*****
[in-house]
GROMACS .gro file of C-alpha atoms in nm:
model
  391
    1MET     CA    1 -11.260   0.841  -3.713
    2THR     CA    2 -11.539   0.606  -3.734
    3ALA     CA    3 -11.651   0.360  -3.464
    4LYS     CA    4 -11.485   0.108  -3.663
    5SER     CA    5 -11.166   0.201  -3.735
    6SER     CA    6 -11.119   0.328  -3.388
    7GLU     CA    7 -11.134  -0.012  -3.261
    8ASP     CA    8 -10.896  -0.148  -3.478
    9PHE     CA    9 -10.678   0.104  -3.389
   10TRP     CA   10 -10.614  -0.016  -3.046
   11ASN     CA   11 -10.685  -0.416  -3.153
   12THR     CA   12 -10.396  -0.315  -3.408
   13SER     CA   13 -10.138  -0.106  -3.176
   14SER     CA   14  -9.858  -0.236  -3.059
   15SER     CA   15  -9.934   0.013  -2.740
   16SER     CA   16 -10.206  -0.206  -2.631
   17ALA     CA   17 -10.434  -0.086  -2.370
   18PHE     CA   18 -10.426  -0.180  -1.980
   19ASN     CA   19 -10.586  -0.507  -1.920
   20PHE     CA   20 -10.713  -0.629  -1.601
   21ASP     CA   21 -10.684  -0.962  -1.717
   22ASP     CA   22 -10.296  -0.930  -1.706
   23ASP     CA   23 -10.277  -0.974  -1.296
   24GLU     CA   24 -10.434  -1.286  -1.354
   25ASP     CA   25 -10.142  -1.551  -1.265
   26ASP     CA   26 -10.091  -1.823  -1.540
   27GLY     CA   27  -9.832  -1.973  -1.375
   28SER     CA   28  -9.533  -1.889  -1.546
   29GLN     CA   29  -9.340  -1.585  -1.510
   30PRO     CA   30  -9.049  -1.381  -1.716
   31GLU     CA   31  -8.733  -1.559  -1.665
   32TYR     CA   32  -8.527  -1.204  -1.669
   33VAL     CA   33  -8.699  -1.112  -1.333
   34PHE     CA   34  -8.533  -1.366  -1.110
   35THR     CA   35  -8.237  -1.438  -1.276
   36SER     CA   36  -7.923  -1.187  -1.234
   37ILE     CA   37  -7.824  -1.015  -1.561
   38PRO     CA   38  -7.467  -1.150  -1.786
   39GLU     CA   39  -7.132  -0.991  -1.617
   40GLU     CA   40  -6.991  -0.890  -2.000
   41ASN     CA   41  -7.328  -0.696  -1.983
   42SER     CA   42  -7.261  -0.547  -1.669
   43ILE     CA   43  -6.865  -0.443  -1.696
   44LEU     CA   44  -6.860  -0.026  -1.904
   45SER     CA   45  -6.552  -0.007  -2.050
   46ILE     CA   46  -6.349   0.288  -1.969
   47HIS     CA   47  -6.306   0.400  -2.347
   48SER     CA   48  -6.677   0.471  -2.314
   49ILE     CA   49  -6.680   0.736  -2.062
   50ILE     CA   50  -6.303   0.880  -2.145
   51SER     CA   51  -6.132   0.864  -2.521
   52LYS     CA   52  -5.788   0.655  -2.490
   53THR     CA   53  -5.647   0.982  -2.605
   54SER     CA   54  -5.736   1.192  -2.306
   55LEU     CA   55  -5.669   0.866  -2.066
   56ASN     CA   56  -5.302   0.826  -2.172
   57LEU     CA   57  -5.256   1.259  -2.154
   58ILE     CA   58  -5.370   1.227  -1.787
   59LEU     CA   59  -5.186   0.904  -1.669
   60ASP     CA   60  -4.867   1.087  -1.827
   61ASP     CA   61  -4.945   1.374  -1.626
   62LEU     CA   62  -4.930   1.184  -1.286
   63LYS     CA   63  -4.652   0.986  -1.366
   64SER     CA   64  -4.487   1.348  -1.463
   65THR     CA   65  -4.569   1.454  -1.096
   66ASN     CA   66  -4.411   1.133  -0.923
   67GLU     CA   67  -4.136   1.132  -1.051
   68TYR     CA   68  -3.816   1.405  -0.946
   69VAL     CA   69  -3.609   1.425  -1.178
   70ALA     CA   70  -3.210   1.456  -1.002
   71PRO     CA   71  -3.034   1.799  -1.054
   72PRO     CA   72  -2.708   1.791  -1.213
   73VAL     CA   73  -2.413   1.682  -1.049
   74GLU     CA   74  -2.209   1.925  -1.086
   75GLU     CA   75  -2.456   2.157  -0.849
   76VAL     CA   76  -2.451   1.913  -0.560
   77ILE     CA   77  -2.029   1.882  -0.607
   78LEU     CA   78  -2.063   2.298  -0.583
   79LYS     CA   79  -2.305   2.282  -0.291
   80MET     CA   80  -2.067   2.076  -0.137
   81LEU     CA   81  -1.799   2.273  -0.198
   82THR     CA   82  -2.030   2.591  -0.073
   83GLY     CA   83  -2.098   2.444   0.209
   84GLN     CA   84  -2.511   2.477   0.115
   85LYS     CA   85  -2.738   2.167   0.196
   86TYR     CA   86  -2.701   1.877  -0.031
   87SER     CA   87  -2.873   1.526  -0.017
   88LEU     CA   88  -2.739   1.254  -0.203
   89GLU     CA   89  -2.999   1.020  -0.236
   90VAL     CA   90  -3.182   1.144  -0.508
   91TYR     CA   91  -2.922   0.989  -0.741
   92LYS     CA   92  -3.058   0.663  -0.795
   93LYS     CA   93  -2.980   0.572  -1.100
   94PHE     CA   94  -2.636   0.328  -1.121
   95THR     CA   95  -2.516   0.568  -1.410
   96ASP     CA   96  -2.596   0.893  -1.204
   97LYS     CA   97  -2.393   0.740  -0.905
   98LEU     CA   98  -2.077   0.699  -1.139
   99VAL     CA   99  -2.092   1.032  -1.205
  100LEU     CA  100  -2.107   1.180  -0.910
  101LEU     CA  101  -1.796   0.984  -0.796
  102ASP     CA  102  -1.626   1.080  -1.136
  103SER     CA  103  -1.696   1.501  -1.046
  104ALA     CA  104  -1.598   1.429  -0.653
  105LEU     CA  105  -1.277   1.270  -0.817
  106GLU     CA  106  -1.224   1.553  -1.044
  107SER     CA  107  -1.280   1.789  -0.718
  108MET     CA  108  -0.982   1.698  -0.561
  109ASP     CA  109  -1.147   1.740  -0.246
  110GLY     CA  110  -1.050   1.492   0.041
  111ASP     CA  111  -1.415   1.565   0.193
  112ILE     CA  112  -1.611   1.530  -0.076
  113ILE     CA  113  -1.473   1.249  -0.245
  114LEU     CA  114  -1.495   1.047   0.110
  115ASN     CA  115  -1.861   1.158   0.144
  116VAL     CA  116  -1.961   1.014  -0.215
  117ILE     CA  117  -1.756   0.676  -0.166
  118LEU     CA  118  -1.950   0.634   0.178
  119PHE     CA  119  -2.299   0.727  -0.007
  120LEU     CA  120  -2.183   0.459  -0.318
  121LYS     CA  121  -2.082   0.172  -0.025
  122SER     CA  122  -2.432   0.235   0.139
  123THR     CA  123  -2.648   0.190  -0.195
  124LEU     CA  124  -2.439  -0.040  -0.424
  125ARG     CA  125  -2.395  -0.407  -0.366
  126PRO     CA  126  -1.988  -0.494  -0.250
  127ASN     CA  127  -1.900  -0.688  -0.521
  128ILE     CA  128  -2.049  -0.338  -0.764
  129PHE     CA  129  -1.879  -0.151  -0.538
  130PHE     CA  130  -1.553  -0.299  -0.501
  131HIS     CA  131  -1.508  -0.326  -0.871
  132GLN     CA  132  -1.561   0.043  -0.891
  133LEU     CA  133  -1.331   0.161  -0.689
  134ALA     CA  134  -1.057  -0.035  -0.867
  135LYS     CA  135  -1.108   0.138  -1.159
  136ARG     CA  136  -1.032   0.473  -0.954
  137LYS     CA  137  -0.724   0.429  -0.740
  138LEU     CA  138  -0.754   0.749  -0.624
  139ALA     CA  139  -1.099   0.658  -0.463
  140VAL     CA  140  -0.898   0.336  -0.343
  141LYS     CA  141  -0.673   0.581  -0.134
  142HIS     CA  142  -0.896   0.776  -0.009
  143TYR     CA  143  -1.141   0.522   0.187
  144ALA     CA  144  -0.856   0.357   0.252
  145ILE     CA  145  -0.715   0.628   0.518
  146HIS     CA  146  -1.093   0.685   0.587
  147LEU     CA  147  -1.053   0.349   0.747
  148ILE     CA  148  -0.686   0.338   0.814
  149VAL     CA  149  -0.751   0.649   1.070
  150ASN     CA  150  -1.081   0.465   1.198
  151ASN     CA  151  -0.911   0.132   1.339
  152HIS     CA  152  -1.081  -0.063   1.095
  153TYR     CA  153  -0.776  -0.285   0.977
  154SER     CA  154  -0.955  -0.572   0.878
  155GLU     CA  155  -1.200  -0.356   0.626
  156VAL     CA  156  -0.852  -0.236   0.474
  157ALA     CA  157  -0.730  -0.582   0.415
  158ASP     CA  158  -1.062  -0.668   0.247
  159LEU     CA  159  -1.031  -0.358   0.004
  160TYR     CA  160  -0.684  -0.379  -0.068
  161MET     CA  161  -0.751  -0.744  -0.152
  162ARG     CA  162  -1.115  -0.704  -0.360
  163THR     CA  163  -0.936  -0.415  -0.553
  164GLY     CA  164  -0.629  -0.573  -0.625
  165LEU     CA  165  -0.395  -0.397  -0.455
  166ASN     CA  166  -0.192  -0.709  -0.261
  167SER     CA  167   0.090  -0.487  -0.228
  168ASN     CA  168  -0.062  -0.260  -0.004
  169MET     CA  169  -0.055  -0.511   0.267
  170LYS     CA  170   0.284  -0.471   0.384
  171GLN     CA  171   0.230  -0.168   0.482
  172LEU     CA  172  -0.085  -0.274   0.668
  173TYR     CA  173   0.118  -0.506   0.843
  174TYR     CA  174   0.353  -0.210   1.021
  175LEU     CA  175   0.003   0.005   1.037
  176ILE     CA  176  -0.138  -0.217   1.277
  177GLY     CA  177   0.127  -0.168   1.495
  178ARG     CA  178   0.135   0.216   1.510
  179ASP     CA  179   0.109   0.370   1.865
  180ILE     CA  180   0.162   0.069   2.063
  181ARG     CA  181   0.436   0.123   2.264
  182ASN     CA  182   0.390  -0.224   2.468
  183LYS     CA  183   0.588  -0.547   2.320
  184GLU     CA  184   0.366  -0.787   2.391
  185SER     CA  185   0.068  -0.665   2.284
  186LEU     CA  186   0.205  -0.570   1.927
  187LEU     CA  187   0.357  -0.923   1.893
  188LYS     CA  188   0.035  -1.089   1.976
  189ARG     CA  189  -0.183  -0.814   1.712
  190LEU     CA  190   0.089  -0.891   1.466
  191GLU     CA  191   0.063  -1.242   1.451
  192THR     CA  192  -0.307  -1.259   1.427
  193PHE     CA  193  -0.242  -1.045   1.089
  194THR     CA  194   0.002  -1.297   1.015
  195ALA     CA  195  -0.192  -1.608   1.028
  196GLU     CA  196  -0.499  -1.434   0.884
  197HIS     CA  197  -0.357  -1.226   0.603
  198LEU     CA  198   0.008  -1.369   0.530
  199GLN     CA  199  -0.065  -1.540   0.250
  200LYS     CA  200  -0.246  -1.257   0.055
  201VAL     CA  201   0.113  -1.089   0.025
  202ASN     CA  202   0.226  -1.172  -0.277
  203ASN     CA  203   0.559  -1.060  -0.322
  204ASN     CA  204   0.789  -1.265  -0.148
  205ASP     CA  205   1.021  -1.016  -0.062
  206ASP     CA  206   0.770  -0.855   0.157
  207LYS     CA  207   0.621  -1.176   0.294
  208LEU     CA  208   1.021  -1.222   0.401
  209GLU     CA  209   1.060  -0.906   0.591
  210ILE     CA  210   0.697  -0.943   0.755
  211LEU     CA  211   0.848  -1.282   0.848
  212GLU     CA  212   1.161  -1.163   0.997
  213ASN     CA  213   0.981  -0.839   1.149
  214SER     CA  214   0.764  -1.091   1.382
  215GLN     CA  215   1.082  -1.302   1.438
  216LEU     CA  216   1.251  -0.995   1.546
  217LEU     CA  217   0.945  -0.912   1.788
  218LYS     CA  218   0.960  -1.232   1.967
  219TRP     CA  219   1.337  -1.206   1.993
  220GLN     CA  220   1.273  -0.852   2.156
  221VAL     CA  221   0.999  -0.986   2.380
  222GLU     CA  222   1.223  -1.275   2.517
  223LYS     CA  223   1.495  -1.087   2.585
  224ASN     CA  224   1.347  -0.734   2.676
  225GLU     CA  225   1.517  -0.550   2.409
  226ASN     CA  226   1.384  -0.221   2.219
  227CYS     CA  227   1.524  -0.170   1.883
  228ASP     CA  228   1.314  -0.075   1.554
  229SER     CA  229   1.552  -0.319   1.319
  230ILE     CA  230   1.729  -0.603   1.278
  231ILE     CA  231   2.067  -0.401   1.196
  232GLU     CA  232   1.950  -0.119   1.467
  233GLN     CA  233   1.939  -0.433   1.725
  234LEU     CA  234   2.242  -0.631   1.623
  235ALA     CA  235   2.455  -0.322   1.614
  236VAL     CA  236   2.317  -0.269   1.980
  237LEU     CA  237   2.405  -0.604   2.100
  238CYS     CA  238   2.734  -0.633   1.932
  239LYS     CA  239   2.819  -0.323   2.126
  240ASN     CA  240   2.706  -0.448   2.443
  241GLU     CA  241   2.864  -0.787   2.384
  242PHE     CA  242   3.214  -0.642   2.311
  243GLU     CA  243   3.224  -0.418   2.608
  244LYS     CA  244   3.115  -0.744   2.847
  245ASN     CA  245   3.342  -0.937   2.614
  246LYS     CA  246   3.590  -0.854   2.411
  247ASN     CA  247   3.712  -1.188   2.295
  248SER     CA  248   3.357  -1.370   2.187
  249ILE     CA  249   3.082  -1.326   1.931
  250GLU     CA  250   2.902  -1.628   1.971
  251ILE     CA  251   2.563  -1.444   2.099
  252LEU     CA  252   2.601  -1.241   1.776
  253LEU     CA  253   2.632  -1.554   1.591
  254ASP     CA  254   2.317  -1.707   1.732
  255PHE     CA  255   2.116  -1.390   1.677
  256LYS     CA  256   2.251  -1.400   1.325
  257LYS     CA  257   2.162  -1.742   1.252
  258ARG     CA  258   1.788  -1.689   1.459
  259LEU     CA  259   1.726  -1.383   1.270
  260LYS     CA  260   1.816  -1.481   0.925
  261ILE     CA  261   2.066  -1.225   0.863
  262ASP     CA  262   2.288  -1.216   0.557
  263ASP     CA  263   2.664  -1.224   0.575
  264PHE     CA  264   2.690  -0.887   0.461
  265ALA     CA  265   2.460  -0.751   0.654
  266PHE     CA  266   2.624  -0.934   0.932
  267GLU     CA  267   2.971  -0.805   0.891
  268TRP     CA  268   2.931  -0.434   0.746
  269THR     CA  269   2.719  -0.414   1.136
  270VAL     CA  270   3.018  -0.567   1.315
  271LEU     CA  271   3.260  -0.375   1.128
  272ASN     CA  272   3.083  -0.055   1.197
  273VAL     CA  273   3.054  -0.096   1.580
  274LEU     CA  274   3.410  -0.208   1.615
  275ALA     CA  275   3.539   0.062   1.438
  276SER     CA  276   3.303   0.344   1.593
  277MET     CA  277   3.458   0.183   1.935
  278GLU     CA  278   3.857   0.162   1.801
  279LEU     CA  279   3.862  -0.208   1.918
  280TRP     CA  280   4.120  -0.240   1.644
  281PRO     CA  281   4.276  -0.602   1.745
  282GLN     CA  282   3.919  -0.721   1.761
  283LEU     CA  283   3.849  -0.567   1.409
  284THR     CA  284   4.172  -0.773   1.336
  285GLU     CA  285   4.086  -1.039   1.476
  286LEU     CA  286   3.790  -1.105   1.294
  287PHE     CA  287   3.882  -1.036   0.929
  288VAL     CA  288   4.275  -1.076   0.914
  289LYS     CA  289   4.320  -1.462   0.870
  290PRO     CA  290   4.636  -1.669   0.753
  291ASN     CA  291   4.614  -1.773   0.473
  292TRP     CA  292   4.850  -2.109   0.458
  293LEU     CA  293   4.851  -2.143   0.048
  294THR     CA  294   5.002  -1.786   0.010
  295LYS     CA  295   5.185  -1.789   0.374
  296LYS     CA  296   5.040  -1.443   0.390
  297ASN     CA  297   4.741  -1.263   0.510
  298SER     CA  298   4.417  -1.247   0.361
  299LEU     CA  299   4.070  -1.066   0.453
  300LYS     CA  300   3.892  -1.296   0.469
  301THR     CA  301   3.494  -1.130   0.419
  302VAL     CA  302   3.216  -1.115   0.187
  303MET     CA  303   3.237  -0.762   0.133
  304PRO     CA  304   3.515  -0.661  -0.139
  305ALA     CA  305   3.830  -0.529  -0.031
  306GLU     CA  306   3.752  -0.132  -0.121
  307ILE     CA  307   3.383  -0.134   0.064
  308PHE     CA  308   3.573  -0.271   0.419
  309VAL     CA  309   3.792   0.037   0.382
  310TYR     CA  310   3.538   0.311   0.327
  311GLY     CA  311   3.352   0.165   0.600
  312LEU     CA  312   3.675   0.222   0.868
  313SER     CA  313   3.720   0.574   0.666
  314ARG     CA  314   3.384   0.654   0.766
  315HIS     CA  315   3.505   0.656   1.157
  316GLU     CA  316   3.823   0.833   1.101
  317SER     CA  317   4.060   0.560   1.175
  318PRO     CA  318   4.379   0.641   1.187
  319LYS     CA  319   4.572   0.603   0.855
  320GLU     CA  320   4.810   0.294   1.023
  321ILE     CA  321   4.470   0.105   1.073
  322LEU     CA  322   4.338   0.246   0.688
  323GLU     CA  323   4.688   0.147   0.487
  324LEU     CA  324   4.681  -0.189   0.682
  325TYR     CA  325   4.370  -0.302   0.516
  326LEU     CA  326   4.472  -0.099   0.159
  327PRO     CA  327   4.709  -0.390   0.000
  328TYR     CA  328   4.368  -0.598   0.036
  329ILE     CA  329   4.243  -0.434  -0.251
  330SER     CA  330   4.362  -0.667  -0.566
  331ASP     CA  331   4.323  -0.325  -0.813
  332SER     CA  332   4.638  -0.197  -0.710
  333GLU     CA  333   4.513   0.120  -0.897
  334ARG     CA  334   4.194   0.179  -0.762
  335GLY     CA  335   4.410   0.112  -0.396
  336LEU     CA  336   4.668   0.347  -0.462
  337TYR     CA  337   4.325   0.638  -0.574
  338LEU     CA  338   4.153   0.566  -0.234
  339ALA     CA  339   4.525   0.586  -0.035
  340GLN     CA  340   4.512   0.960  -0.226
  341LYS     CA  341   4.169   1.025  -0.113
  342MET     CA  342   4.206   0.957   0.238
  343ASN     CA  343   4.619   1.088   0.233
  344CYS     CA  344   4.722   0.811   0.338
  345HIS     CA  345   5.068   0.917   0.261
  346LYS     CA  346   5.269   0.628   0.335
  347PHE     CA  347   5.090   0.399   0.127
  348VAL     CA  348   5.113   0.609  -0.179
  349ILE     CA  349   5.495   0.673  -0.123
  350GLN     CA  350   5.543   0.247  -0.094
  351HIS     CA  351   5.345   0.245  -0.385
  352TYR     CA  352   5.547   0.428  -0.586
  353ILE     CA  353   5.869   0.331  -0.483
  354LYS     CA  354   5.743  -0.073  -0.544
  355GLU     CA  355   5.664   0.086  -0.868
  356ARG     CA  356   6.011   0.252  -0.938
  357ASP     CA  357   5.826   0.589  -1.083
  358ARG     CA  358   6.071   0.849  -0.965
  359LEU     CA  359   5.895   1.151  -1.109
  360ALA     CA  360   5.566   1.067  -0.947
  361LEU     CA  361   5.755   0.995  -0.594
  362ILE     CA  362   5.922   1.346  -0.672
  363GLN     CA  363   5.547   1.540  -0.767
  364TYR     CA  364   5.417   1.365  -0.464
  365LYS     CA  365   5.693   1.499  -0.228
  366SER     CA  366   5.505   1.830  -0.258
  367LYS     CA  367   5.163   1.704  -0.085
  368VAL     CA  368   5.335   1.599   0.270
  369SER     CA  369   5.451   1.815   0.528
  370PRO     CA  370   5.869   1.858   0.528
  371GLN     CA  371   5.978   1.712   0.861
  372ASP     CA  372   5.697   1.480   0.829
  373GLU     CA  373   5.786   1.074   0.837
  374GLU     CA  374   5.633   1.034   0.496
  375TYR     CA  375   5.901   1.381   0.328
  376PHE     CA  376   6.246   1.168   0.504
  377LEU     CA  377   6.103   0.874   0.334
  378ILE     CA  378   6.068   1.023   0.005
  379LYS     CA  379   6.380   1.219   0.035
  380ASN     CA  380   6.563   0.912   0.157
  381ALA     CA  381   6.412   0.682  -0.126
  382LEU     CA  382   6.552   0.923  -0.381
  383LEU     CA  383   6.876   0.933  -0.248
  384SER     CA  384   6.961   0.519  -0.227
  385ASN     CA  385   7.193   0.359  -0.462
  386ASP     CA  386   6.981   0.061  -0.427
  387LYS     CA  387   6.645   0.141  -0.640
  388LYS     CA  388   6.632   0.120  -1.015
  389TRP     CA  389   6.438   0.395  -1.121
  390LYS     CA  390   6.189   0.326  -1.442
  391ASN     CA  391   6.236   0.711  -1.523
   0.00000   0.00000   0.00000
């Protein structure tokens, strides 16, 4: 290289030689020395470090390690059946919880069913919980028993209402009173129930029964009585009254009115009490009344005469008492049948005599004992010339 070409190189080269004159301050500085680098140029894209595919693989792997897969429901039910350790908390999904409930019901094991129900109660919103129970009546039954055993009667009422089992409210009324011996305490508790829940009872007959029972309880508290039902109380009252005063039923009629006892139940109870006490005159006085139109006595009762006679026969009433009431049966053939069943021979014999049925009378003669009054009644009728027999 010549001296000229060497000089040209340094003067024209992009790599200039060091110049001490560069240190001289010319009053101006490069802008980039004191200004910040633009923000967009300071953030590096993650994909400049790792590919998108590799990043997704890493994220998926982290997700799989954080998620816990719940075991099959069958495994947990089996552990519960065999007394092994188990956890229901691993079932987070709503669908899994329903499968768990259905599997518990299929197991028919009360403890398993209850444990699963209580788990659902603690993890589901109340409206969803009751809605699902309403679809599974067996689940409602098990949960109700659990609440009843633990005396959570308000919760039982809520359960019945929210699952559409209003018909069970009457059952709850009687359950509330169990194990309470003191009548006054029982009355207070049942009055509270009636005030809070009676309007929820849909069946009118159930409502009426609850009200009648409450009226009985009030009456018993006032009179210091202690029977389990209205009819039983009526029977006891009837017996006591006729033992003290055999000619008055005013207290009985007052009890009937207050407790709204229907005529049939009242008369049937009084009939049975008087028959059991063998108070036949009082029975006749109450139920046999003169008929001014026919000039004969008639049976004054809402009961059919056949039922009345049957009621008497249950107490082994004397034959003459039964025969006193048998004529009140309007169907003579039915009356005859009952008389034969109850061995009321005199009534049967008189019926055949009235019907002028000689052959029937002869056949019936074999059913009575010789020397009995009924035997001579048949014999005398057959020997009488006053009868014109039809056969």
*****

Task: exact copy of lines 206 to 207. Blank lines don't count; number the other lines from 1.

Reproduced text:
  202ASN     CA  202   0.226  -1.172  -0.277
  203ASN     CA  203   0.559  -1.060  -0.322